Please introduce yourself! Where are you from? Where did you go to undergraduate? What did you study? How far along/When did you start at AOMA?
Hi. My name is Jenna Valentine and I am originally from Northern California. I graduated from Occidental College in 2004 with a degree in Psychology/minor in Spanish and started at AOMA in Fall 2017.
What were you doing before you came to AOMA?
Lots of cool things happened in the 10+ years between graduating from undergrad and starting graduate school: I worked in the child welfare/juvenile justice system, ran an after-school program for at-risk youth, got married, had a baby, moved to Austin, got divorced, and started this new iteration of my life.
What was your first introduction to acupuncture and what was your impression?
I’ve been a pretty major fan of Acupuncture since college when I went to a fundraiser where it was being offered and saw immediate results. I got treatments on and off (including labor induction!) and nagged all my friends/family to try it (I can be very persuasive!), but I never made the connection that I could be the person doing rather than simply receiving the treatment.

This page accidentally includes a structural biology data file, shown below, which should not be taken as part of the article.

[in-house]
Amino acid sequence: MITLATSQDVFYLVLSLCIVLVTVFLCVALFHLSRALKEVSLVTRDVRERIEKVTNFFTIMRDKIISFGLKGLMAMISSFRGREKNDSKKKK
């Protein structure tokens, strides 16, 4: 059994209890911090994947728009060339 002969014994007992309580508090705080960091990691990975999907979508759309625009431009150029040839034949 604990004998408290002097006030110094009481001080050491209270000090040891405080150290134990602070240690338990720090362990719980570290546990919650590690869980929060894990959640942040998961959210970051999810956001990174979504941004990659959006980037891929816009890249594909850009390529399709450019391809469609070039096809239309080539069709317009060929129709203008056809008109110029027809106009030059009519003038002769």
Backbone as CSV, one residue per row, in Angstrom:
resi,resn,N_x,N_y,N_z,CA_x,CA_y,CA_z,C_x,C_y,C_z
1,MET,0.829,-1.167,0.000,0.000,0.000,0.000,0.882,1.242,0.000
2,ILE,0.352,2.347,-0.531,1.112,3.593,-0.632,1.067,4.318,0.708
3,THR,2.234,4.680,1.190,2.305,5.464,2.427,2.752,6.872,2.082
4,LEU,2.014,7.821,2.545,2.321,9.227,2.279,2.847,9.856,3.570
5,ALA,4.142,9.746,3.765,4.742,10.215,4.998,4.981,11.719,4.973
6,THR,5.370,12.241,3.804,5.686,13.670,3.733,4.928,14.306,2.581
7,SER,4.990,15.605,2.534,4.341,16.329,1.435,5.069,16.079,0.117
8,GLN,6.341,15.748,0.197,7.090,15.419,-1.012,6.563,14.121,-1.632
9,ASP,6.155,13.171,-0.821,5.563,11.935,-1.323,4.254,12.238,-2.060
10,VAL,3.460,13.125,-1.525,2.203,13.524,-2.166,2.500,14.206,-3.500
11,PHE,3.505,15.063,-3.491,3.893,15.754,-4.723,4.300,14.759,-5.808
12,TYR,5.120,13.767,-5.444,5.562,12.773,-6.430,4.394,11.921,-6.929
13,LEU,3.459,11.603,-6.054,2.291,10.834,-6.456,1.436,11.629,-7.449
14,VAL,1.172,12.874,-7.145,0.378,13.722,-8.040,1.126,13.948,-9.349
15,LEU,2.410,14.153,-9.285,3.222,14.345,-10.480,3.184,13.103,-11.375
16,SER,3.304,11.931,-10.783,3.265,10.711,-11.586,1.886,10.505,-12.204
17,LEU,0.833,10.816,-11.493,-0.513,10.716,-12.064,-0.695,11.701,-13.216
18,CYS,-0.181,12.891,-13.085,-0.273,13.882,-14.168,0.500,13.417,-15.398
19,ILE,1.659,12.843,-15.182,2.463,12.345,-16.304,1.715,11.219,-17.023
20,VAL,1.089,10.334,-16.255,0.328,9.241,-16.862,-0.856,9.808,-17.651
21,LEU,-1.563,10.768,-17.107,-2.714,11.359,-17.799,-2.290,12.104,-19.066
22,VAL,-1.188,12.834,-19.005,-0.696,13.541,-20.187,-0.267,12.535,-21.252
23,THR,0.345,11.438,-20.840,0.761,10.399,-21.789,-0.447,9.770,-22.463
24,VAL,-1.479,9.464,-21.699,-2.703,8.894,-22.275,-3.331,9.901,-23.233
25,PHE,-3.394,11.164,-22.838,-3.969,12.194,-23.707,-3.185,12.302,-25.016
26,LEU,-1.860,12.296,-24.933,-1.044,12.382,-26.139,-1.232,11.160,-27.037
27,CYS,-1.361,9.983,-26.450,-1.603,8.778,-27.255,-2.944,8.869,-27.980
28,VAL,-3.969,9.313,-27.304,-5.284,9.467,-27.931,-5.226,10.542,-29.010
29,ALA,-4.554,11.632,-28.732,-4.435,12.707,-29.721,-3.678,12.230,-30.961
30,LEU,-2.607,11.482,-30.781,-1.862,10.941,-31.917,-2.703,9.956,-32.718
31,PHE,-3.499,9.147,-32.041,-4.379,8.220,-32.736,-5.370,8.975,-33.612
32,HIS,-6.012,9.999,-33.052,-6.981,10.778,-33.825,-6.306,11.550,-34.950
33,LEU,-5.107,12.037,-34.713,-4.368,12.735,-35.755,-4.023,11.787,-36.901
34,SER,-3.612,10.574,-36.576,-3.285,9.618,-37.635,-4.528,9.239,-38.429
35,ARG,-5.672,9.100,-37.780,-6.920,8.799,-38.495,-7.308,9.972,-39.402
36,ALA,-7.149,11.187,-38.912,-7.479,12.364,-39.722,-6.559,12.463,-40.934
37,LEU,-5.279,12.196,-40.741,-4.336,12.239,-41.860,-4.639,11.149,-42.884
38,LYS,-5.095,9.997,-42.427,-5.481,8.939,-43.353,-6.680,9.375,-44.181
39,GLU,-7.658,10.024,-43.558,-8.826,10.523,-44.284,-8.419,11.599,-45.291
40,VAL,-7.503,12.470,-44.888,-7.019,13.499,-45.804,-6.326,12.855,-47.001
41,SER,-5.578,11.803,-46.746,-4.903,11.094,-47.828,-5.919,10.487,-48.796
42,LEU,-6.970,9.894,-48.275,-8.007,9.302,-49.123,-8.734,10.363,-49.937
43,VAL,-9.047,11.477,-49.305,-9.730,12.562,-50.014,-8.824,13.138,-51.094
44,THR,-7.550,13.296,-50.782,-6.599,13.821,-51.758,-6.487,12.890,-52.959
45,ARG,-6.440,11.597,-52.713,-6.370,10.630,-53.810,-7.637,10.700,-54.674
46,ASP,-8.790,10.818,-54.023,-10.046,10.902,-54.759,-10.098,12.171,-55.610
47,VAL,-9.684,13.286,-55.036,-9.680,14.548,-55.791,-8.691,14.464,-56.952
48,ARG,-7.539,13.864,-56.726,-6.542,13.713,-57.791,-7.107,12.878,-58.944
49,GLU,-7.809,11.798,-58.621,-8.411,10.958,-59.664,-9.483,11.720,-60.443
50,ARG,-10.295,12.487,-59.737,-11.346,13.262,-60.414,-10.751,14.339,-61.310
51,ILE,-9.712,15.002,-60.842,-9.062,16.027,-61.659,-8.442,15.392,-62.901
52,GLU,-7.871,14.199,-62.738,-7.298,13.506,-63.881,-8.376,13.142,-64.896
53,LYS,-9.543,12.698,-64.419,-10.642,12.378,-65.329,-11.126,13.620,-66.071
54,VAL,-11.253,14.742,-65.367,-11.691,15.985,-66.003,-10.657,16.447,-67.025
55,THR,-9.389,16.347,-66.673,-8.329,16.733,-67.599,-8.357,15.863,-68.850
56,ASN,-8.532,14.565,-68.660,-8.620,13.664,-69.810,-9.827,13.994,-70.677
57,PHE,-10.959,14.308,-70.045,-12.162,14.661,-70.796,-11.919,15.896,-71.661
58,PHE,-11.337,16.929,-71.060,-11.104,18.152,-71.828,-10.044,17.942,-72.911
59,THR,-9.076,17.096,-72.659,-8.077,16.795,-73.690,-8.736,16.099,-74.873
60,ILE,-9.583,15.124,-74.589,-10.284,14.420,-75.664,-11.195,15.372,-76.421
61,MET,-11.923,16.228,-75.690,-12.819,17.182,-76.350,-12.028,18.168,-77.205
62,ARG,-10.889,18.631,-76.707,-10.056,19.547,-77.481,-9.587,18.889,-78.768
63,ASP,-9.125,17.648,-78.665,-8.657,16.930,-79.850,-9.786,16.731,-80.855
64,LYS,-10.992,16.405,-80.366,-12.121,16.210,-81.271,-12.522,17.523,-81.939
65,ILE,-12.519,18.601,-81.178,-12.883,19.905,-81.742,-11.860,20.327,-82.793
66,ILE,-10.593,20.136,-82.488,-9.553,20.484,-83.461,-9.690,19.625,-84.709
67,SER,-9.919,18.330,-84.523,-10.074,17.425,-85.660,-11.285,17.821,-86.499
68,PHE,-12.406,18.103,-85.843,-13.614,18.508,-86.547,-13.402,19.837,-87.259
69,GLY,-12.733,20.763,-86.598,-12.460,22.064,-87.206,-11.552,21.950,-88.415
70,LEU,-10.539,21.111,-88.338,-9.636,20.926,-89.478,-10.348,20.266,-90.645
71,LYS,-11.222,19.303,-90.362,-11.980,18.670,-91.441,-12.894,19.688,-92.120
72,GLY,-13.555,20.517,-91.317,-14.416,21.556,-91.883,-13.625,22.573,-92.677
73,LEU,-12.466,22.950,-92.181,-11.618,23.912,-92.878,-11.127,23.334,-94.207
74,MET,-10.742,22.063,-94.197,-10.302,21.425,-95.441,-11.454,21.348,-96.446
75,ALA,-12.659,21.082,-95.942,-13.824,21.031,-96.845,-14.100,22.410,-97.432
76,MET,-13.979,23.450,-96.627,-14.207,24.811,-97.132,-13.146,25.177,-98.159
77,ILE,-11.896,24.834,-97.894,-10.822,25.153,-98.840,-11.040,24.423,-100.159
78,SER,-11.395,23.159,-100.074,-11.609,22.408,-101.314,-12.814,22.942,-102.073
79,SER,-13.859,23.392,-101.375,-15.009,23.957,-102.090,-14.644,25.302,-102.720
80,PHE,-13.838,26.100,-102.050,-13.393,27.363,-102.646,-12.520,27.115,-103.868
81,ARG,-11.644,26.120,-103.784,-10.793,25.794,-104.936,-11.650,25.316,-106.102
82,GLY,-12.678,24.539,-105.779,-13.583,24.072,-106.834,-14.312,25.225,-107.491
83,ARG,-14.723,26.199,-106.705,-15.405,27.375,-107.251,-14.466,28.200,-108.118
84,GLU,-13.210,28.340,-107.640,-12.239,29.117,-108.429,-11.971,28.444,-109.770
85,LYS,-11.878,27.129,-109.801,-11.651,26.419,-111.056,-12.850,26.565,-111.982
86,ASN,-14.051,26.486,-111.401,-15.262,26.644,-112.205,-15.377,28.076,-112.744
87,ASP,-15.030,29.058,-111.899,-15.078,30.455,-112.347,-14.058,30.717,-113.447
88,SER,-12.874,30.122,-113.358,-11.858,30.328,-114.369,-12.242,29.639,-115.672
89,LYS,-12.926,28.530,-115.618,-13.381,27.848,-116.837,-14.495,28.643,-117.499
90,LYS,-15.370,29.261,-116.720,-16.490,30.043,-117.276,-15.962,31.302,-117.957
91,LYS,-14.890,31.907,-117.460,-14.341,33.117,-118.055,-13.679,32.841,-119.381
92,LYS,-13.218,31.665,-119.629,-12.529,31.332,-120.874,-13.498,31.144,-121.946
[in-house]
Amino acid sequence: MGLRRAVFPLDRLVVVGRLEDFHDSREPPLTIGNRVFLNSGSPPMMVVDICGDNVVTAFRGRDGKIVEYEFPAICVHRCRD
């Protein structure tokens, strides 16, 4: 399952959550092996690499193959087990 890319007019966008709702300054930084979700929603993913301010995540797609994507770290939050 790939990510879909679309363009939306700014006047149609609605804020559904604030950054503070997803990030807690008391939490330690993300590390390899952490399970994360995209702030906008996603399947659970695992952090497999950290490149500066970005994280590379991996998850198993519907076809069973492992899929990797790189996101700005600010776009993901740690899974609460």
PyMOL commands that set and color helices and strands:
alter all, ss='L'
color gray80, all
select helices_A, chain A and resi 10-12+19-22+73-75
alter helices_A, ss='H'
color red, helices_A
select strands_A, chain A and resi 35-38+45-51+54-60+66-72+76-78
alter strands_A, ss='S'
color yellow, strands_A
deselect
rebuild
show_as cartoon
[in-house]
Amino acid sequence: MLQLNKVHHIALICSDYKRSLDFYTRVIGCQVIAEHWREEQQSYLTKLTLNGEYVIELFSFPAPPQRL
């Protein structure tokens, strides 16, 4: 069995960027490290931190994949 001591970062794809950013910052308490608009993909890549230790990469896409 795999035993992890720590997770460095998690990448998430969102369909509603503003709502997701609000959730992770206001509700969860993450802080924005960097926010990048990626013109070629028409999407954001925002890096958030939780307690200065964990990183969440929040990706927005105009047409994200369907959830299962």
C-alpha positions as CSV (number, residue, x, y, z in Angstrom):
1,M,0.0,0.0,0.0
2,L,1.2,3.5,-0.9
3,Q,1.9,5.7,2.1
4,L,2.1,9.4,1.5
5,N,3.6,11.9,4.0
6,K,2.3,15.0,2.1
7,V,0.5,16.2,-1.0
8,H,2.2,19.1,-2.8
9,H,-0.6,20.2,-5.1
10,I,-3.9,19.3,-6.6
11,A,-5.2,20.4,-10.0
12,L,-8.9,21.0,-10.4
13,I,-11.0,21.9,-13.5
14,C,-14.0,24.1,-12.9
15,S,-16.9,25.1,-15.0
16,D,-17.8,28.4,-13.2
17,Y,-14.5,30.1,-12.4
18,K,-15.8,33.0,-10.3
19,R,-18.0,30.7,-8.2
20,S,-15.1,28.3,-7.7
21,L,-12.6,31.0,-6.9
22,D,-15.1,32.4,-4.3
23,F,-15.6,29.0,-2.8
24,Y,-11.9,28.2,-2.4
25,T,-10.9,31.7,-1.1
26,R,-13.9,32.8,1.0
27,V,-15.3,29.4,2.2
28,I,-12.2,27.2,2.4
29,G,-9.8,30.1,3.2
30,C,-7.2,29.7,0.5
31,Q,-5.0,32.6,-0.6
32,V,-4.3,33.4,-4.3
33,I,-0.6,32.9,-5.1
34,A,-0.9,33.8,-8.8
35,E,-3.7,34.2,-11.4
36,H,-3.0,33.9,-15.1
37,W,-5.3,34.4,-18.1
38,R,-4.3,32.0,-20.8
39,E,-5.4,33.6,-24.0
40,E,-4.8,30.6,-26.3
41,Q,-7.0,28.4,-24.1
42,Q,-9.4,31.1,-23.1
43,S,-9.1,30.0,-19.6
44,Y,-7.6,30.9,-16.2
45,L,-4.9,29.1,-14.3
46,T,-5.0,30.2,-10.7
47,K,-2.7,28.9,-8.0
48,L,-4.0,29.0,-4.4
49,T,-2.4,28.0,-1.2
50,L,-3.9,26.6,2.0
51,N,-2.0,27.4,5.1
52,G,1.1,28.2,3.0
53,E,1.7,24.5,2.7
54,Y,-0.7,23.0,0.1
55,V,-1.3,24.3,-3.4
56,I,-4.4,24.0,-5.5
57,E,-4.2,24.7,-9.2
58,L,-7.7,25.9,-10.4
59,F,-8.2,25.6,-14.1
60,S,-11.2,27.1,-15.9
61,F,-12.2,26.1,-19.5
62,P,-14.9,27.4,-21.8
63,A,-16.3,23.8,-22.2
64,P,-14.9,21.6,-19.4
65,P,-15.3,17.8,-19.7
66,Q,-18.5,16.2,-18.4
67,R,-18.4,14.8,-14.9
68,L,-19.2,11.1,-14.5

When did you become interested in studying Chinese medicine and why? What made you choose AOMA as your school and/or shift your career focus to come to AOMA?
My divorce launched me out of stay-at-home mom world and I met with a career counselor to decide my next steps. In a brainstorming session, we both realized that helping others through finding health and wellness was my true passion. Acupuncture provided the crossroads between emotional and physical health as this medicine does not separate the two. AOMA was the ideal fit as I was committed to staying in Austin and had already heard wonderful feedback about the program.